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World Cup

Notebook: Shea Weber vital to Team Canada

John Tavares intrigued by Team North America; Logan Couture clears air

by Chris Stevenson / NHL.com Correspondent

OTTAWA -- Team Canada coach Mike Babcock left little doubt Tuesday about how important defenseman Shea Weber for the team at the World Cup of Hockey 2016.

"Just physically, he's a man mountain. When he looks at you, you know [it's] business," Babcock said of the 6-foot-4, 236 pound Montreal Canadiens defenseman. "He's as good a human being as I've ever been around, period. So he doesn't have to say much; all he's got to [do] is look at you and you snap into shape. He makes you a better coach.

"If you haven't been crosschecked in the ribs by him, you find out what that is too. He cuts a big swath out there. He shoots it so hard no one wants to stand in his lane. But what I like about him best is when he walks in the dressing room, you know it's business, and so he's a culture-type person. He makes your franchise better when he walks in the door, bar none."

TAVARES CURIOUS: Like a lot of hockey fans, Team Canada forward John Tavares is looking forward to seeing how Team North America, made up of players 23 years old and younger from the United States and Canada.

"Nobody really knows. Nobody's ever seen anything like it before. It's really intriguing," Tavares, 26 on Sept. 20, said. "It's caused a lot of questions and a lot of pondering about what they're going to be like. There's a handful of guys who could easily play for Canada or the U.S., that's how talented they are. They are very deserving. I don't think any team is going to take them lightly."

Video: Toews, Team Canada on pressures of the WCH 2016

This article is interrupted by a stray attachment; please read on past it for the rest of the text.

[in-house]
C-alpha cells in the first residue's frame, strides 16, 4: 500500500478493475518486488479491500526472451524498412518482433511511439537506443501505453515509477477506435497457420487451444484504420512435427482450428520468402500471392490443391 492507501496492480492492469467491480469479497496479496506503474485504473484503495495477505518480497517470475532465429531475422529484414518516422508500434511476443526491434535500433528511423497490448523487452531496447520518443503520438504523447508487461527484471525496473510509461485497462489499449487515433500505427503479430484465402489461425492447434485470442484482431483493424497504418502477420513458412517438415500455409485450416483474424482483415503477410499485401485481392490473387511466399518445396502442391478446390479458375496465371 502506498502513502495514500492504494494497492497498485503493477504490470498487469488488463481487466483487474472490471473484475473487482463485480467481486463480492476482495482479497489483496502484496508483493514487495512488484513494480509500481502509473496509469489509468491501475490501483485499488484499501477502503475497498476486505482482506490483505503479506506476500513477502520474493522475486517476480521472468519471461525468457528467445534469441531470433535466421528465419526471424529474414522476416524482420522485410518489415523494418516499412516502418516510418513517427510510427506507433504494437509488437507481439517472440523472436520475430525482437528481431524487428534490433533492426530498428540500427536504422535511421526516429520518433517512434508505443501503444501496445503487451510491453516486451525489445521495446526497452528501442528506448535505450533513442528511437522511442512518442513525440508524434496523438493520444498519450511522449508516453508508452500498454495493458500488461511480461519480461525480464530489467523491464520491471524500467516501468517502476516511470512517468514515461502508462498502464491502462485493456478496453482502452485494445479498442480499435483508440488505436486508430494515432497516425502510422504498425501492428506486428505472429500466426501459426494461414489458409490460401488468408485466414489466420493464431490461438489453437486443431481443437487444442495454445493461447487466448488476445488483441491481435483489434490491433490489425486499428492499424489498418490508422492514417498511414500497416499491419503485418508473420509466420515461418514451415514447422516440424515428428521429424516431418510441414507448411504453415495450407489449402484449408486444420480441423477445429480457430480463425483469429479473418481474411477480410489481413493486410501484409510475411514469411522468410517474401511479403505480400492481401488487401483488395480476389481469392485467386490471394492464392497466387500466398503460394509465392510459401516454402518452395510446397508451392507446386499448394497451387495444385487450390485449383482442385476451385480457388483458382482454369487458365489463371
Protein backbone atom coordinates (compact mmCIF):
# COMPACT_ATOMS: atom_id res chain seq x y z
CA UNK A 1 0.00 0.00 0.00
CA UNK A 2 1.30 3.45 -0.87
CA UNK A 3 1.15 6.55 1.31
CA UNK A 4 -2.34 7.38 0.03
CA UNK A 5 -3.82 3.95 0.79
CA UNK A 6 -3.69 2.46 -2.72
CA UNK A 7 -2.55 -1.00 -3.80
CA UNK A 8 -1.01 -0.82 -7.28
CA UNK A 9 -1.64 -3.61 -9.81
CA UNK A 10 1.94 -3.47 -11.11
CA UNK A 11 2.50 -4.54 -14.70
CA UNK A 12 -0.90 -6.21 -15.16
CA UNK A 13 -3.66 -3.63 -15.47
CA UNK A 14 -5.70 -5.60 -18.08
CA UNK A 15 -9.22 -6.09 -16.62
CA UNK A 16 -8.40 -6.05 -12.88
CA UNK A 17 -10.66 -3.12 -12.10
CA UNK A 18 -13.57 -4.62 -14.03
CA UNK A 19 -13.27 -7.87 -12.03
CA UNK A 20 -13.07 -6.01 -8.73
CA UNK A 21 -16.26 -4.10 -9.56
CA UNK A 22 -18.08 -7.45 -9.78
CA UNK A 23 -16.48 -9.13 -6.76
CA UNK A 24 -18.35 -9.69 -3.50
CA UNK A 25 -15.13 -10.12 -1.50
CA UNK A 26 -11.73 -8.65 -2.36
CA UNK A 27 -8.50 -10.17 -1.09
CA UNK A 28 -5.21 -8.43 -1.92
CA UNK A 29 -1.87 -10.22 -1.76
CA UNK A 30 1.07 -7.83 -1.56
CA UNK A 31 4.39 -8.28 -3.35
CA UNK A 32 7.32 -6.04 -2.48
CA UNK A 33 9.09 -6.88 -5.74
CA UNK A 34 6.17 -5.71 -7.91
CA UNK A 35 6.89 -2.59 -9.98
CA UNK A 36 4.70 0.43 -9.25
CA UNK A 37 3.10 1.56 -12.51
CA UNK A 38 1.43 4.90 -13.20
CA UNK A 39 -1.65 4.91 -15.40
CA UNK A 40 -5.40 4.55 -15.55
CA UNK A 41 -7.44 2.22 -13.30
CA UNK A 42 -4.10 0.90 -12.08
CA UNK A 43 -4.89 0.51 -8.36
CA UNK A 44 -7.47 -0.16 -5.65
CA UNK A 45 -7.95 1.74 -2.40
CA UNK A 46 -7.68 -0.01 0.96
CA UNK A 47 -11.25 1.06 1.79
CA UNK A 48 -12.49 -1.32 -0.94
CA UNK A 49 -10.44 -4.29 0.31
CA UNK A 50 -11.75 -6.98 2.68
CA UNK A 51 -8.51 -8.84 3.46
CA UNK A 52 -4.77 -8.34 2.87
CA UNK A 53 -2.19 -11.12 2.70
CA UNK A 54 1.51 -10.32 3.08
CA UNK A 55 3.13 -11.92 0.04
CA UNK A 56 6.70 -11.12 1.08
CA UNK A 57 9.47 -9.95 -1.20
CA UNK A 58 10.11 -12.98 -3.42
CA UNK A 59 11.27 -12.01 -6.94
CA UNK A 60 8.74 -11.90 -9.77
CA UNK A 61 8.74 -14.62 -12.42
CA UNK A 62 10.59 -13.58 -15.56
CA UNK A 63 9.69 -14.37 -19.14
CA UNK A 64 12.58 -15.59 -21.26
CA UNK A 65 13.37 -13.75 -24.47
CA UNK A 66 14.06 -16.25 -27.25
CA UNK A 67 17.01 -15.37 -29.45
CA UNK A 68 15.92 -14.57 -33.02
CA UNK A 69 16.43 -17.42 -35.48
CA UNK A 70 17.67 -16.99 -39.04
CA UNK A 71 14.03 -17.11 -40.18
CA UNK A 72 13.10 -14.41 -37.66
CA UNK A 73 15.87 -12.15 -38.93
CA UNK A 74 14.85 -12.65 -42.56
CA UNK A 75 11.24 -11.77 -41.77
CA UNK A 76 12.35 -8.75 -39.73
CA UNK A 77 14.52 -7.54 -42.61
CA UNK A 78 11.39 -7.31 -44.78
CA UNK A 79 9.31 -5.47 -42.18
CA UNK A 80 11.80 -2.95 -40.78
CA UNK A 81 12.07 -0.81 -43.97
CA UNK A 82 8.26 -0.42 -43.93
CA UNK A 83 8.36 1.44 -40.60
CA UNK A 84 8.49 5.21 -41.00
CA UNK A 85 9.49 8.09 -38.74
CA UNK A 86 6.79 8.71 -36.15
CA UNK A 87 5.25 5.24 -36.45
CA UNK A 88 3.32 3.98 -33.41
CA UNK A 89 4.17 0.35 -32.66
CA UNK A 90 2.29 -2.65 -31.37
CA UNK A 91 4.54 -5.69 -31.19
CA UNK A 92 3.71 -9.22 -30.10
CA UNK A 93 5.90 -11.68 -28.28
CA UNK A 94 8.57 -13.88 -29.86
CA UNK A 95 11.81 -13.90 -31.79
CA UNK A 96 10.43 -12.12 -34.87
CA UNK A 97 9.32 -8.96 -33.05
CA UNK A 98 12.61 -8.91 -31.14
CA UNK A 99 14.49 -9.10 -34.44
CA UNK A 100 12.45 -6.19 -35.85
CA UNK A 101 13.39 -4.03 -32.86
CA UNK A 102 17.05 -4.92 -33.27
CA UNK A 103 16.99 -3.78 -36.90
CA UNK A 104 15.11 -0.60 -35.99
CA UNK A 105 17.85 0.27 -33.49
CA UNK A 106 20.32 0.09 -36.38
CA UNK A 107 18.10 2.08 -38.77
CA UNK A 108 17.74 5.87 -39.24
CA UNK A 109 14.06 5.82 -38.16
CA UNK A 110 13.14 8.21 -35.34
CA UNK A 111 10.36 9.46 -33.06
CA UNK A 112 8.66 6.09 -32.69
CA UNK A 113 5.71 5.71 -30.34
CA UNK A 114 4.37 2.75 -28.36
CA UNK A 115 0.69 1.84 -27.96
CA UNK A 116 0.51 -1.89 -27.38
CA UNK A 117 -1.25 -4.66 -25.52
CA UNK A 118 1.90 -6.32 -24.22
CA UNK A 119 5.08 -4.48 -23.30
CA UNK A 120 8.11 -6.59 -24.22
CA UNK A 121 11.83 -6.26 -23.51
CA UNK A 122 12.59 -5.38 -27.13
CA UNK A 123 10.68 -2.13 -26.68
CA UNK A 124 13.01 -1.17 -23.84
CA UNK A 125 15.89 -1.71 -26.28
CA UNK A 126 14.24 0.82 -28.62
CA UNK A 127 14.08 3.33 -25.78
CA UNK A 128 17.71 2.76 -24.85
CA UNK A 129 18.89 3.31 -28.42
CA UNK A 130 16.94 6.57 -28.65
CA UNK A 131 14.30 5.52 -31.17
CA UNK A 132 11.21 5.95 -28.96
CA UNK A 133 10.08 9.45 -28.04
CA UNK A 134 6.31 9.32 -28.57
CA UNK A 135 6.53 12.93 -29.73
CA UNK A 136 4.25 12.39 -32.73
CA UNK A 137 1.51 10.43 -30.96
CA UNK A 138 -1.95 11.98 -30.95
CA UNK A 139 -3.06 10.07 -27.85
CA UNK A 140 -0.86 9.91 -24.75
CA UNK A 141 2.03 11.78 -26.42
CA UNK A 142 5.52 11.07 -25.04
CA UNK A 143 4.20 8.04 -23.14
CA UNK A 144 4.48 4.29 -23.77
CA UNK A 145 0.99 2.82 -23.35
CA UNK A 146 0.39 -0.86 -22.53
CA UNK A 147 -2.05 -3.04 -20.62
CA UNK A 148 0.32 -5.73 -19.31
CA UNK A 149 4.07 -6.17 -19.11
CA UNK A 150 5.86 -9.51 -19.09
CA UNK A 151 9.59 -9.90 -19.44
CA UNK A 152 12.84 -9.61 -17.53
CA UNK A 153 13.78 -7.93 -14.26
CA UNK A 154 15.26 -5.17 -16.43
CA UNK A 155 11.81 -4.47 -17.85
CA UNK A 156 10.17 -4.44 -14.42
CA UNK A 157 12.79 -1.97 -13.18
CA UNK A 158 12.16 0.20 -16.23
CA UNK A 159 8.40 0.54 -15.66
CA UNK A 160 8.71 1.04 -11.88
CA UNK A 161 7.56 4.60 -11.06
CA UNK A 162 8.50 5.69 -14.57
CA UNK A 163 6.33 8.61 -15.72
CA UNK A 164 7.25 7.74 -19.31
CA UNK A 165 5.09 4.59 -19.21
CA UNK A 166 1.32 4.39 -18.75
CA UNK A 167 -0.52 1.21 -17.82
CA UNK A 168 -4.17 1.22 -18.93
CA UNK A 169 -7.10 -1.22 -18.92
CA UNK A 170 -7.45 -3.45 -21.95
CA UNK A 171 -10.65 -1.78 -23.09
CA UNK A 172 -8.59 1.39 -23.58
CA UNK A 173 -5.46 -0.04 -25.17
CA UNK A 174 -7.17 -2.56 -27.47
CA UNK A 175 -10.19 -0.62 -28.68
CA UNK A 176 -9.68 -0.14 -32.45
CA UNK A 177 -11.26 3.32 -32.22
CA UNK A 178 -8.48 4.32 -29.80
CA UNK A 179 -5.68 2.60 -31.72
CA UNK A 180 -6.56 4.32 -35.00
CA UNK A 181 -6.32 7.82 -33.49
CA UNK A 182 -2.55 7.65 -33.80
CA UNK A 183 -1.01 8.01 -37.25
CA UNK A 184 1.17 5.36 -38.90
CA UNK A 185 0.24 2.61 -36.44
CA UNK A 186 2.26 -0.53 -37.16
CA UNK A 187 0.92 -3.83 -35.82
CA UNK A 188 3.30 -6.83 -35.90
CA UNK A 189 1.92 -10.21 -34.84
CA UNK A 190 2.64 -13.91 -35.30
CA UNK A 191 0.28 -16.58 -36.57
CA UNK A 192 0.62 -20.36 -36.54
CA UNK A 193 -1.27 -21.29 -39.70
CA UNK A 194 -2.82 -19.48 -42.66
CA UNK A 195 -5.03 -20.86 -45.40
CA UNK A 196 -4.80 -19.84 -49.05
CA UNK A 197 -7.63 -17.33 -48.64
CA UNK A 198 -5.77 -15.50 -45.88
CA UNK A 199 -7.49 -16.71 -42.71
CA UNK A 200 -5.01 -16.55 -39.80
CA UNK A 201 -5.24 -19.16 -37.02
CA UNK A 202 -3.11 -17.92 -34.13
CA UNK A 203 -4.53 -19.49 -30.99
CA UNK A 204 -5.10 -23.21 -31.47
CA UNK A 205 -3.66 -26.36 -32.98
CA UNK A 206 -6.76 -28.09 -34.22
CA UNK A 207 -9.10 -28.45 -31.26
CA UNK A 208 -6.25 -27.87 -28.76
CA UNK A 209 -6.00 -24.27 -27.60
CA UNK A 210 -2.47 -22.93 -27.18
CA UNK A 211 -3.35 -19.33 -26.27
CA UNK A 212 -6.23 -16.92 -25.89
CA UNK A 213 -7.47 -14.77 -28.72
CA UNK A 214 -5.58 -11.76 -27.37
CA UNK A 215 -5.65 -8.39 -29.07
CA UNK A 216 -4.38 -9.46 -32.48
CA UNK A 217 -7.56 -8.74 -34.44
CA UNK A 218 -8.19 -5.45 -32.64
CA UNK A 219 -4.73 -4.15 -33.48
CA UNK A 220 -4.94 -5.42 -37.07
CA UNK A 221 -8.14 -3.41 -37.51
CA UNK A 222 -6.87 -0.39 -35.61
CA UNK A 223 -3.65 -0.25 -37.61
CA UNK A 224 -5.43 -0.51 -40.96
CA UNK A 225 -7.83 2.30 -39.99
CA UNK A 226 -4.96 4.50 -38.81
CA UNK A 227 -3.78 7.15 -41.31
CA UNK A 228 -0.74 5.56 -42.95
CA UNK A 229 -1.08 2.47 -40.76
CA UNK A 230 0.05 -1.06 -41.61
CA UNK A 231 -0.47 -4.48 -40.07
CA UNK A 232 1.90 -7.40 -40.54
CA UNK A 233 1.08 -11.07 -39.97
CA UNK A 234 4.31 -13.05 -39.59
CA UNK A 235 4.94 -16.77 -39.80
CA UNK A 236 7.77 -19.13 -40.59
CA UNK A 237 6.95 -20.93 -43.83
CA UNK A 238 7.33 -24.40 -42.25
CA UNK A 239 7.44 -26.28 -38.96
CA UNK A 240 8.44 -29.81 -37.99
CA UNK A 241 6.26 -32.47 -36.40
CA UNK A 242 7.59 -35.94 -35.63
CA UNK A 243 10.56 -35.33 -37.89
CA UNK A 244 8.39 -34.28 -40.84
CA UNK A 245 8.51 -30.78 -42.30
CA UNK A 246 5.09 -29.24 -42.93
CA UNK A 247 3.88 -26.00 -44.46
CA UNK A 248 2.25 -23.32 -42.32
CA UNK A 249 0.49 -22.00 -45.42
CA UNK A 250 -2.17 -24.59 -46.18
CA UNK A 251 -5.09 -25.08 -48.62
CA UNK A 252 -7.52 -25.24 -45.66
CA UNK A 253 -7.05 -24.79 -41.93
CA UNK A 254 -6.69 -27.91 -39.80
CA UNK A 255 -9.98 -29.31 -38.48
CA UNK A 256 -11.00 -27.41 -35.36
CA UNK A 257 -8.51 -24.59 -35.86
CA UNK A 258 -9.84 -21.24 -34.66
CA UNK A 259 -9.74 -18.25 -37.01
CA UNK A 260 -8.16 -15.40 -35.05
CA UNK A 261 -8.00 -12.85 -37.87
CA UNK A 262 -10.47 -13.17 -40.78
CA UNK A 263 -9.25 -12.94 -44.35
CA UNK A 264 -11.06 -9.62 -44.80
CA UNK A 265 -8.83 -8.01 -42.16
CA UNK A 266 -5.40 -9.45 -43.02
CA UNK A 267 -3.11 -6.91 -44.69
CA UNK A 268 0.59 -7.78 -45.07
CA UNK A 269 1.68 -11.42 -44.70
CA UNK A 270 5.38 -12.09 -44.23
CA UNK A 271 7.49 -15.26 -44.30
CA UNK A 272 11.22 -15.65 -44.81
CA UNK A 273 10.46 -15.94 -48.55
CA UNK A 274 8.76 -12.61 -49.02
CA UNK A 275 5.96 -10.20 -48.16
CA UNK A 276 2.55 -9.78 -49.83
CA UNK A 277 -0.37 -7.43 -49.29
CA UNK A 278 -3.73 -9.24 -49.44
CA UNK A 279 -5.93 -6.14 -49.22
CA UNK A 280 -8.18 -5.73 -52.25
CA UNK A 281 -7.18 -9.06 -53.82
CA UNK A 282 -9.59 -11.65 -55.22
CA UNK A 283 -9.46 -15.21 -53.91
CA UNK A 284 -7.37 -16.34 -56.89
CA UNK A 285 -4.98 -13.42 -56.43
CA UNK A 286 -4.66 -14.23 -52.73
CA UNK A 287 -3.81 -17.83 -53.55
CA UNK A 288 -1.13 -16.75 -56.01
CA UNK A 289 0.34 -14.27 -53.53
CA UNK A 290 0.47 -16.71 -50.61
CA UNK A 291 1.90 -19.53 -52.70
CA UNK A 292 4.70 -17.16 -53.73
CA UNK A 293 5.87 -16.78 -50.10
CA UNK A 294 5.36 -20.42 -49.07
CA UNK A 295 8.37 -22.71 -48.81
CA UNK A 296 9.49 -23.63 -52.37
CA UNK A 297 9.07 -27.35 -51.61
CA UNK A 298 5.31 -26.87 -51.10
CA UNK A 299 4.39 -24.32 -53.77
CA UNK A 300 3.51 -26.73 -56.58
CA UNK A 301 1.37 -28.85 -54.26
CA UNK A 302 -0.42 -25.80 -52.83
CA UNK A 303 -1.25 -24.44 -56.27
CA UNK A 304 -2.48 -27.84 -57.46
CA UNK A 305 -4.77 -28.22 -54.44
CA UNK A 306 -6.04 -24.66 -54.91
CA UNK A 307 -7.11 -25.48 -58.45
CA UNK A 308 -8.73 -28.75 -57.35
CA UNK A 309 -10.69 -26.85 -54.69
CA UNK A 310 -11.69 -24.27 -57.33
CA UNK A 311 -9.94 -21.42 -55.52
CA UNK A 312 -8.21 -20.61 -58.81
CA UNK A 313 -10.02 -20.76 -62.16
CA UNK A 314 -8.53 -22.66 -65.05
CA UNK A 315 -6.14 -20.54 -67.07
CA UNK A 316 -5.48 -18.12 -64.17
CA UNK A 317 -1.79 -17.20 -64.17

Tavares said he could remember how motivated he was at that age when he got a chance to show what he could do on the world stage.

"They've got the best players in the world whether they're 18, 19 years old. They are going to be excited," the New York Islanders captain said. "I remember being that young, any opportunity, whether it was playing in the NHL or when I played in the World Championship, just those opportunities to get your feet wet. You're always jumping at the bit to go out there and prove yourself and play at this level, so I'm sure they are going to be as competitive as any team in the tournament."

FRIENDS, FOR NOW: San Jose Sharks forward Logan Couture engaged in some mind games and trash talking during the Stanley Cup Playoffs with a couple of players who became Team Canada teammates. He had some back and forth with Los Angeles Kings defenseman Drew Doughty and accused Sidney Crosby of the Pittsburgh Penguins of cheating on faceoffs after Game 2 of the Stanley Cup Final.

Couture said he was trying to deflect attention away from the Sharks' plight, and he and Crosby have since cleared the air.

"No hard feelings," Couture said. "[Crosby] understood what we were fighting for. We were down 2-0.

"Everyone in here is enemies when it comes to a month from now (when the NHL season begins). You're going to be teammates, you're going to get along, and after that you play for separate teams."

Video: Keith, Toews, Stamkos share international memories

As far as his relationship with Doughty (they skate together during the summer), Couture said, "We're friends. Ask him. I think we are."

SEGUIN SICK: Forward Tyler Seguin was absent from practice Tuesday because of illness.

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